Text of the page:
The majority (82.2%) of ILI consultations during the 2009 pandemic took place in general practice. The corresponding number in the 2008/09 season was 89.3%. Compared with general practice, the adjusted odds ratio for ILI with all other diagnoses as reference in OOH services was 1.23 (95% CI, 1.18, 1.27) for the 2008/2009 season and 1.87 (95% CI, 1.84, 1.91) for the pandemic influenza season. In total there was a 3.3-fold increase in ILI consultations during the pandemic compared to the 2008/09 season. A 5.5-fold increase of ILI consultations were observed in OOH services in comparison to the 2008/09 season. Children and young adults with ILI were the most frequent users of OOH services during influenza periods.
The autumn pandemic wave resulted in a significantly increased demand on primary care services. However, GPs in primary care services in Norway showed the ability to increase capacity in a situation with increased patient demand.
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According to the World Health Organization, depression ranks as a major contributor to the global burden of disease. A large proportion of adult depressions had their first appearance in adolescence. Brief and reliable rating scales are needed for early detection.
The aim of this study is to validate the WHO-5 and the HSCL-6 for detection of depression among adolescents.
The project is a GP multicentre study conducted in Denmark and Norway. A total of 294 adolescents (14-16 years) responded by answering a paper- or web-based questionnaire and later completed a Composite International Diagnostic Interview, which was used as the gold standard. Depression was defined by ICD-10 criteria. Criterion validity was examined, the likelihood ratios measured and cut-offs for depression were calculated using the Youden index.
The prevalence of depression was 11.8% in our sample. The optimal cut-off point was 11 for the WHO-5 test and 9 for the HSCL-6 test. There were no gender differences. For the WHO-5 and the HSCL-6, respectively, the sensitivity was 0.88 [95% confidence interval (CI): 0.74-0.96] and 0.85 (95% CI: 0.70-0.94), the specificity was 0.80 (95% CI: 0.75-0.85) and 0.79 (95% CI: 0.74-0.84) and the likelihood ratio was 4.5 and 3.8 (P = 0.39). We observed no statistically significant diagnostic differences with respect to nationality or administration procedure.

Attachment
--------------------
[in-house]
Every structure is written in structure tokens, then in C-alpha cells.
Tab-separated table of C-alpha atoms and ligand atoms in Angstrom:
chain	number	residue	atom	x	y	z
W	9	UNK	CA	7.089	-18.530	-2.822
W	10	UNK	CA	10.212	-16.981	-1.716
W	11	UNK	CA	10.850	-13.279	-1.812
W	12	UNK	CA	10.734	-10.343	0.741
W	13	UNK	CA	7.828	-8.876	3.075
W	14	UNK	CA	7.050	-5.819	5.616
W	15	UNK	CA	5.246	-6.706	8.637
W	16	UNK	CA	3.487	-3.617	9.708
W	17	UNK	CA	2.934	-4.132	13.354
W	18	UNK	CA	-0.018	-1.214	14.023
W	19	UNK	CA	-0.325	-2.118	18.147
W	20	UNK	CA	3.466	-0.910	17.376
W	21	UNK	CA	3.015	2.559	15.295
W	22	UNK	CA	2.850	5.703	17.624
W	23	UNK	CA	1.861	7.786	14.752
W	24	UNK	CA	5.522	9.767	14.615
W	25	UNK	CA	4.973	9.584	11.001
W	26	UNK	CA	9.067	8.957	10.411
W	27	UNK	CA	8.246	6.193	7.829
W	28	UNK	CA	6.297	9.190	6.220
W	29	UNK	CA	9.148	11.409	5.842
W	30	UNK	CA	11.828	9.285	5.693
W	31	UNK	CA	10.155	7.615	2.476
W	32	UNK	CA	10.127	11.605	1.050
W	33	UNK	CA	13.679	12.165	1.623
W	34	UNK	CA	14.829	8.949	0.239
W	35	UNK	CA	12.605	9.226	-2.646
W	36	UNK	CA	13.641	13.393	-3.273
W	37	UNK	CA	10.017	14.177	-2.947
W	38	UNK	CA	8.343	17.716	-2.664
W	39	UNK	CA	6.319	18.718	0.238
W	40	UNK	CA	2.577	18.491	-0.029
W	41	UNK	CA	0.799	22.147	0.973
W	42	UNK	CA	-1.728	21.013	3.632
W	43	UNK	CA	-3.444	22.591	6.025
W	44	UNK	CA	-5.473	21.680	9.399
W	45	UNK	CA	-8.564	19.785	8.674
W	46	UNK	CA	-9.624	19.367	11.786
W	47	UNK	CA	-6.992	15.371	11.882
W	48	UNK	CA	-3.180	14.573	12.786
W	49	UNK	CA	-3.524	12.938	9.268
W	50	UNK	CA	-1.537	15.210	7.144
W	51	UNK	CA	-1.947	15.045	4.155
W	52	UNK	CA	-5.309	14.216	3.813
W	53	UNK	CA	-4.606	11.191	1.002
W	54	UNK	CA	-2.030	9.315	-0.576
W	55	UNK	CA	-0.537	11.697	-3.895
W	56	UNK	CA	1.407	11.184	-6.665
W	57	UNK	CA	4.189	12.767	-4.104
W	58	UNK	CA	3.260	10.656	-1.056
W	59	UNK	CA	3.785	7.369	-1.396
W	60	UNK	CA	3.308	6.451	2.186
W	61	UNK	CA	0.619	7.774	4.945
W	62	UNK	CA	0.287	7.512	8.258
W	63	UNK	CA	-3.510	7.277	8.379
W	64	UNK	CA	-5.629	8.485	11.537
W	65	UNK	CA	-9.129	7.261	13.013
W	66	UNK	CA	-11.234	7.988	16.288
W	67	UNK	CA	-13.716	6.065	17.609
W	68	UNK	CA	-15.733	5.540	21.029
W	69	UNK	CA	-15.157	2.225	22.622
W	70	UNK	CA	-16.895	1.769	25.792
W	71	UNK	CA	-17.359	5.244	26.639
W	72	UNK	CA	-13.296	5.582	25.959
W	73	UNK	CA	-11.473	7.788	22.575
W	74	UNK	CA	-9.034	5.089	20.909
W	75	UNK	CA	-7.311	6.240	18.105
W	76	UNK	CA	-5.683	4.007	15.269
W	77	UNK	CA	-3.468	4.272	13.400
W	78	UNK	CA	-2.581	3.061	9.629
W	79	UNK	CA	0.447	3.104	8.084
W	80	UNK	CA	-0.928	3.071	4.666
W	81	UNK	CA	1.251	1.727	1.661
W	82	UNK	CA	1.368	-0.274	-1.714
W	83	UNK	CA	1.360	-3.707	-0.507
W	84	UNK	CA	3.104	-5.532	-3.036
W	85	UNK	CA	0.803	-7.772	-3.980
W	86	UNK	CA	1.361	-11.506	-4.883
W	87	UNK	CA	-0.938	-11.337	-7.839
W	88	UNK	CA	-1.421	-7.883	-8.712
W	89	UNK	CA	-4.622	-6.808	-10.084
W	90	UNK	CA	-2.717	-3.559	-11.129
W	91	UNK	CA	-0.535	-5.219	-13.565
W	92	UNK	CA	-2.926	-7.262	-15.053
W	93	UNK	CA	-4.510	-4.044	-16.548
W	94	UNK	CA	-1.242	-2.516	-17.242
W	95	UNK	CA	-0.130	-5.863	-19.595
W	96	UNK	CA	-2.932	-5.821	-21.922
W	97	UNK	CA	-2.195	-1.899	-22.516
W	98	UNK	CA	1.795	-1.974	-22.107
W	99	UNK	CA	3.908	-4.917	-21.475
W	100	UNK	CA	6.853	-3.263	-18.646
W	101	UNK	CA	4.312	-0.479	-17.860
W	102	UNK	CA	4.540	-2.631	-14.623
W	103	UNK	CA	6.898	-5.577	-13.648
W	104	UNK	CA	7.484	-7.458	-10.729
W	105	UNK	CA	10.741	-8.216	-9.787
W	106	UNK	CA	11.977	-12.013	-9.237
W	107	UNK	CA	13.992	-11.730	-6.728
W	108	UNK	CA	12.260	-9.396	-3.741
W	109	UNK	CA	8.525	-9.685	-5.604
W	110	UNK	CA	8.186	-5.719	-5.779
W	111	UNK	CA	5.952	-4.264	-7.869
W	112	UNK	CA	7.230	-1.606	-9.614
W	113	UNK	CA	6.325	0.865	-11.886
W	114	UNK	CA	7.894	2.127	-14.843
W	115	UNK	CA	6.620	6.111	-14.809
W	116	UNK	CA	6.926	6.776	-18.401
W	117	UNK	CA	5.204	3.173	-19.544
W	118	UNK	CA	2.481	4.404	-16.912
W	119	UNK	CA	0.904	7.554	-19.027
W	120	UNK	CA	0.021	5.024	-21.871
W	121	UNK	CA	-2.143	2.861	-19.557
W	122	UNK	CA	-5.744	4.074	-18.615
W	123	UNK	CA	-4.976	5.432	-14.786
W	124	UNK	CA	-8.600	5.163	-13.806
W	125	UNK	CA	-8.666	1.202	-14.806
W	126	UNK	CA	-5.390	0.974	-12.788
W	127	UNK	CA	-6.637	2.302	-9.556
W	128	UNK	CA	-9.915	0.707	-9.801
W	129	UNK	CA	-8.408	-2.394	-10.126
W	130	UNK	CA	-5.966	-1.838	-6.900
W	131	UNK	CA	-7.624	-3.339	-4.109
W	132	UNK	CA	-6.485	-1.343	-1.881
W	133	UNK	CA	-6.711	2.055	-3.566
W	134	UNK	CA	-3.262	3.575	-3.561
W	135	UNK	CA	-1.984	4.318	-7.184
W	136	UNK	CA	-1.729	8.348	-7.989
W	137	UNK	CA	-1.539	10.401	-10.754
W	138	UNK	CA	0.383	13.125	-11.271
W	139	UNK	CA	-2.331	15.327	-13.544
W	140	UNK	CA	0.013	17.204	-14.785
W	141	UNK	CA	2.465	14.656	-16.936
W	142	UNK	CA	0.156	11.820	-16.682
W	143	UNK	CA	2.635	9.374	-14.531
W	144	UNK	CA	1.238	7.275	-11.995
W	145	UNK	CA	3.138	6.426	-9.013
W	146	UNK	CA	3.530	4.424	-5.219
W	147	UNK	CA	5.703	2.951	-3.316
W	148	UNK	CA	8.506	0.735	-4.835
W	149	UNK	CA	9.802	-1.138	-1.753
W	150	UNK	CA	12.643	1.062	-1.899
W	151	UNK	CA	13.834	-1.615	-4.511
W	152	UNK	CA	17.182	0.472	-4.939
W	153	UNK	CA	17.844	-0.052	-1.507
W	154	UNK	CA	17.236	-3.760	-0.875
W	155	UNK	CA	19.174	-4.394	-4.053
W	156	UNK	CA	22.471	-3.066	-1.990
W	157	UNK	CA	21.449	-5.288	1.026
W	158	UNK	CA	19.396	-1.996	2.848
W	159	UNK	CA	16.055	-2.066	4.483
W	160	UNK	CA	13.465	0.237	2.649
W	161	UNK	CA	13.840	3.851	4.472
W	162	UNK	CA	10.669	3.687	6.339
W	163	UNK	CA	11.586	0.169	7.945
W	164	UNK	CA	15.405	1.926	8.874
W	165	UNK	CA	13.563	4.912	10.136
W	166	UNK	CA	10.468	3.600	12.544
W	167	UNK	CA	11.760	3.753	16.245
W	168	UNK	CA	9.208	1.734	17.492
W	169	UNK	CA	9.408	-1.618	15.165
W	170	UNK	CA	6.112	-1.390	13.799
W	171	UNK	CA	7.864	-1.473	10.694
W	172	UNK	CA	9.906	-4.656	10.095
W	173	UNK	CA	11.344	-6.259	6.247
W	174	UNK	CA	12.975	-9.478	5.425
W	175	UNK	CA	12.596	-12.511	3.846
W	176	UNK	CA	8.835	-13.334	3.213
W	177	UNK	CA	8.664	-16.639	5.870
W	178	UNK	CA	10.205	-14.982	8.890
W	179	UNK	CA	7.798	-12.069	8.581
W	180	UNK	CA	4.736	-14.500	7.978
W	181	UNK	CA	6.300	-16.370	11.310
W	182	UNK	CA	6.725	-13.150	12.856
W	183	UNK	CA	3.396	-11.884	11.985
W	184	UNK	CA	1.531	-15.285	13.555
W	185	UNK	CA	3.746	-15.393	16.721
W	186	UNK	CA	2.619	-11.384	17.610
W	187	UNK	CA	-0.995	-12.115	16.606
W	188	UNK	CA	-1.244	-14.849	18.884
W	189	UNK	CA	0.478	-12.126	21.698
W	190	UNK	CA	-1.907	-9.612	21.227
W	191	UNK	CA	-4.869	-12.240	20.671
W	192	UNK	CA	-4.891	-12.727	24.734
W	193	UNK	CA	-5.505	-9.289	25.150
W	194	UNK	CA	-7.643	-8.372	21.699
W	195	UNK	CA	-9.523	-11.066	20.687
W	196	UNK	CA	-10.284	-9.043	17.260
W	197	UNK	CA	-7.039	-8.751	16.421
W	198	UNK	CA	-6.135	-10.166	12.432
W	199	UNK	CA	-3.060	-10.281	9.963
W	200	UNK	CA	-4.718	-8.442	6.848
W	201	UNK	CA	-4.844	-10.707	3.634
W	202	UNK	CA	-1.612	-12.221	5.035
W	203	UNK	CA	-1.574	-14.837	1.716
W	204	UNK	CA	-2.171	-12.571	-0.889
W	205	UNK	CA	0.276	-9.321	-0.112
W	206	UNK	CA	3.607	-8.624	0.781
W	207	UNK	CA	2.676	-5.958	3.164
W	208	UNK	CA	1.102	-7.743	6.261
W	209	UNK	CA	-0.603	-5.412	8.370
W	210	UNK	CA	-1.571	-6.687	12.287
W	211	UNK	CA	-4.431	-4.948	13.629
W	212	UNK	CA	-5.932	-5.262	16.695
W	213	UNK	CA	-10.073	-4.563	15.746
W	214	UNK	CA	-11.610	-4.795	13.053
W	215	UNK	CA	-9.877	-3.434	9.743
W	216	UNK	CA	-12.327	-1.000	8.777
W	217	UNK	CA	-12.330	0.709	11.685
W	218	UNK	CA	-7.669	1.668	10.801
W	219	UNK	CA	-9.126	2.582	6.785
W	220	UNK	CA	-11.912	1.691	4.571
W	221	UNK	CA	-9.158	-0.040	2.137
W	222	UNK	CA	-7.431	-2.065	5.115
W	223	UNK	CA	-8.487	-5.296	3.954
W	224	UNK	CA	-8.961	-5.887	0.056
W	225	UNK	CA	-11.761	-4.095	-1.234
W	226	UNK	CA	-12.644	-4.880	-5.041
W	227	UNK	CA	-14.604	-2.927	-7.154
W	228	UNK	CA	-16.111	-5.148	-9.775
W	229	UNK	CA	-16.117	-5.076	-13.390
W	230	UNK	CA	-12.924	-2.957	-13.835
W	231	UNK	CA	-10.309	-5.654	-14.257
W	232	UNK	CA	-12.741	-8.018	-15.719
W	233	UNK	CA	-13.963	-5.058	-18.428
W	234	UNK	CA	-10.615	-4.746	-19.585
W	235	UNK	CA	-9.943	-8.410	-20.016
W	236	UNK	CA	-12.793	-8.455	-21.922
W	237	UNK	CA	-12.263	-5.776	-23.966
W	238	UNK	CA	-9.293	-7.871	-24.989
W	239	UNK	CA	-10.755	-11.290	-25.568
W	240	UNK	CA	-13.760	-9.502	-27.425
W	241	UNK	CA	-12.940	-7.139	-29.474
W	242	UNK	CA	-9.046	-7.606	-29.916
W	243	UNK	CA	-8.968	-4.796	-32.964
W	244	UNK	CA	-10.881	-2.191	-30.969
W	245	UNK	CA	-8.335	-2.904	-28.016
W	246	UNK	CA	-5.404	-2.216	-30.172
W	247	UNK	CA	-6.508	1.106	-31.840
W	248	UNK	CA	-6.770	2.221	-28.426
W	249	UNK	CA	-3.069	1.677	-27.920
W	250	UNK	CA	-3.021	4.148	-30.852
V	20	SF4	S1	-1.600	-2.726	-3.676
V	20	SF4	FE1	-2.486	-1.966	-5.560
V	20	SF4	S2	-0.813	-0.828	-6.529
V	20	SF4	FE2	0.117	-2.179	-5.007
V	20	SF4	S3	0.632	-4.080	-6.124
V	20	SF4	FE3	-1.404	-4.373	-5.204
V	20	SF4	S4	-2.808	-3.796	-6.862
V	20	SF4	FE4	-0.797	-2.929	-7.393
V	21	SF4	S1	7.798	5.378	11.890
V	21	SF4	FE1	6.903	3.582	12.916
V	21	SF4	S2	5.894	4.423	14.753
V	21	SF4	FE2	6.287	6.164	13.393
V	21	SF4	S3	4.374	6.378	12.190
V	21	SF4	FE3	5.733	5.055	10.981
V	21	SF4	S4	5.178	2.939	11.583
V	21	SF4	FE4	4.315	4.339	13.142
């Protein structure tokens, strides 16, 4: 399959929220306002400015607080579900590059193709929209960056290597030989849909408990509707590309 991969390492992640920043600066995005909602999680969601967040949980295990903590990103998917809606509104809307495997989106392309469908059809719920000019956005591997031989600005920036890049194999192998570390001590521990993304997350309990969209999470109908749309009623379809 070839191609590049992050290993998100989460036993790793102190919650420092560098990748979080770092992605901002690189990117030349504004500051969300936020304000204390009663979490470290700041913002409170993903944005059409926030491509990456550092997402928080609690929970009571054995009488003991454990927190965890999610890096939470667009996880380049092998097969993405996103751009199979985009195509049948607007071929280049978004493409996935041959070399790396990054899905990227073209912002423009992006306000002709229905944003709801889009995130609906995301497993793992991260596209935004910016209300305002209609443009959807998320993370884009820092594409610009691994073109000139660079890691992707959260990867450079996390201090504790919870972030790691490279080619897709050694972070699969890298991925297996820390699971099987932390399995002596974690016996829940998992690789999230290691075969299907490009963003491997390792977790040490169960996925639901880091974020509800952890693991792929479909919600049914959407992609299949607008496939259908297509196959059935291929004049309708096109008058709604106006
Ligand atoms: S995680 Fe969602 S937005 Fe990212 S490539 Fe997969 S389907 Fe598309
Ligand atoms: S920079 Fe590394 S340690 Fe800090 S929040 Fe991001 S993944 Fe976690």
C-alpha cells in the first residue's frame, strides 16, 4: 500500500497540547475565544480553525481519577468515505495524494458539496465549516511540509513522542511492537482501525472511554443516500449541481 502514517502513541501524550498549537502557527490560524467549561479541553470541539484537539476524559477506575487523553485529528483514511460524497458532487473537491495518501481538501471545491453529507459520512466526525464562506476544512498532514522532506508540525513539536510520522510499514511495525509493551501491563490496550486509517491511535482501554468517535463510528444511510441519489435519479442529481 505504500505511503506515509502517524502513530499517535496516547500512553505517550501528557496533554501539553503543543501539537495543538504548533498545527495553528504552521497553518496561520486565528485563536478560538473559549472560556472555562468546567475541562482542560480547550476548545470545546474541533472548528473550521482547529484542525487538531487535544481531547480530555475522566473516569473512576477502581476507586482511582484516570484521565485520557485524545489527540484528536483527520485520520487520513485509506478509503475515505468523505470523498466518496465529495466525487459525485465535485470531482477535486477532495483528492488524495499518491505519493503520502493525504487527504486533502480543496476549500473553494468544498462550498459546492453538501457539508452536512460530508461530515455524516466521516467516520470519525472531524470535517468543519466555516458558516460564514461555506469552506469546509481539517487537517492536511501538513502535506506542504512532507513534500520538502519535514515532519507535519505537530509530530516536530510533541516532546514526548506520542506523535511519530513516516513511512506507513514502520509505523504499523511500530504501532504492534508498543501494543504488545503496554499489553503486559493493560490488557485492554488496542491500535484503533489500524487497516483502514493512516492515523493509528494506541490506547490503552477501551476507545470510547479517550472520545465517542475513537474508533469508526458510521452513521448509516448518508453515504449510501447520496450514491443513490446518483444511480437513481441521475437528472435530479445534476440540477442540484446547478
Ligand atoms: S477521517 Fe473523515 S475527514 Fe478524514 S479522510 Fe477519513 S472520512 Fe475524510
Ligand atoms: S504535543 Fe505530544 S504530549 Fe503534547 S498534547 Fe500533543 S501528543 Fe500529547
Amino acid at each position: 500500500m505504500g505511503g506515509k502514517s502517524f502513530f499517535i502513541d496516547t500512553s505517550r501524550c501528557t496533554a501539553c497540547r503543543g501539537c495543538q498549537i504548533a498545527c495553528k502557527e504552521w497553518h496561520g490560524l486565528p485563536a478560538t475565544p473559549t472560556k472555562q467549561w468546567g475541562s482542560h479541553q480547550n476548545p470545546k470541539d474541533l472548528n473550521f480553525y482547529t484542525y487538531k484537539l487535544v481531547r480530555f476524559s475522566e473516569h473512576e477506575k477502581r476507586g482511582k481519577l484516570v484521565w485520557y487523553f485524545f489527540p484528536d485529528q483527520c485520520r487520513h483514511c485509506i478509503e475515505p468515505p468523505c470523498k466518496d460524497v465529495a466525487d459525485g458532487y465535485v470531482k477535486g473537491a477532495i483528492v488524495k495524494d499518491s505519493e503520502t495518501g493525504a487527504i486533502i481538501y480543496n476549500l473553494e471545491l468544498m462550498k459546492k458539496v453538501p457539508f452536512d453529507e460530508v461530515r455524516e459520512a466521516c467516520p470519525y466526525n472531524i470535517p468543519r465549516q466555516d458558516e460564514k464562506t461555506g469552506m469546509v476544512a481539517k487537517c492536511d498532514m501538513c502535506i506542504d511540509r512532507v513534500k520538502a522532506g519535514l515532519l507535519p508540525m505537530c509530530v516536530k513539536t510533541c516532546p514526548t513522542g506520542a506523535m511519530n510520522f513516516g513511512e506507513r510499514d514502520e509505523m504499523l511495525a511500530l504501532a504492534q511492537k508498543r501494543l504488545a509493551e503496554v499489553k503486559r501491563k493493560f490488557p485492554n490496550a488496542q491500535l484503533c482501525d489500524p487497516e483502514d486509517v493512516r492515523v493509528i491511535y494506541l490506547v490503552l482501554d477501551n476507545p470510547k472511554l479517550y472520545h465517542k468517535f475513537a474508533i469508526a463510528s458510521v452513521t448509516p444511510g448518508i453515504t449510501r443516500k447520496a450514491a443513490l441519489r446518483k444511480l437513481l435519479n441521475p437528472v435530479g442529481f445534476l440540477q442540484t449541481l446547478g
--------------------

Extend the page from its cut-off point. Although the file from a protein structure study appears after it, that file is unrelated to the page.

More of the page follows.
The WHO-5 and the HSCL-6 may both serve as valid case finding instruments for depression in young people in primary care.
There is a large variation in referral rates to secondary care among GPs, which is partly unexplained.
To explore associations between reasons for referral to secondary care and patient, GP, and healthcare characteristics.
A cross-sectional study in Northern Norway.
Data were derived from 44 (42%) of 104 randomly selected GPs between 2008 and 2010. GPs scored the relevance of nine predefined reasons for 595 referrals from 4350 consecutive consultations on a four-level categorical scale. Associations were examined by multivariable ordered and multivariable multilevel logistic regression analyses.
Medical necessity was assessed as a relevant reason in 93% of the referrals, 43.7% by patient preference, 27.5% to avoid overlooking anything, and 14.6% to reassure the patient. The higher the referral rates, the more frequently the GPs referred to avoid overlooking anything. Female GPs referred to reassure the patient and due to perceived deficient medical knowledge significantly more often than male GPs. However, perceived easy accessibility of specialists was significantly less frequently given as a reason for referral by female GPs compared with male GPs. When the GPs scored the referrals to be of lesser medical necessity, male GPs referred significantly more frequently than female GPs to reassure the patient due to patient preference and perceived deficient medical knowledge.
There are striking differences in reasons for referral between Norwegian male and female GPs and between GPs with high and low referral rates, which reflects difficulties in handling professional uncertainty. Referring to reassure the patients, especially when referrals are less medically necessary, may reflect consideration and acquiescence towards the patients.
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In Denmark, patients referred from the general practitioner (GP) to the emergency department (ED) can be referred with either specific symptoms or with a presumptive diagnosis. The aim of the present study was to evaluate the diagnostic accuracy for various presumptive diagnoses made by the GP in a population acutely referred to an ED.
This was a retrospective cohort study of all registered acute referrals for admission to Kolding ED in 2010. Eight presumptive diagnoses were selected for further studies: meningitis, acute coronary syndrome (ACS), pulmonary embolism, pneumonia, pancreatitis, deep venous thrombosis (DVT), pyelonephritis and intestinal obstruction. The presumptive diagnoses were compared with the final diagnosis on discharge. Sensitivity, specificity, predictive values and likelihood ratios were calculated.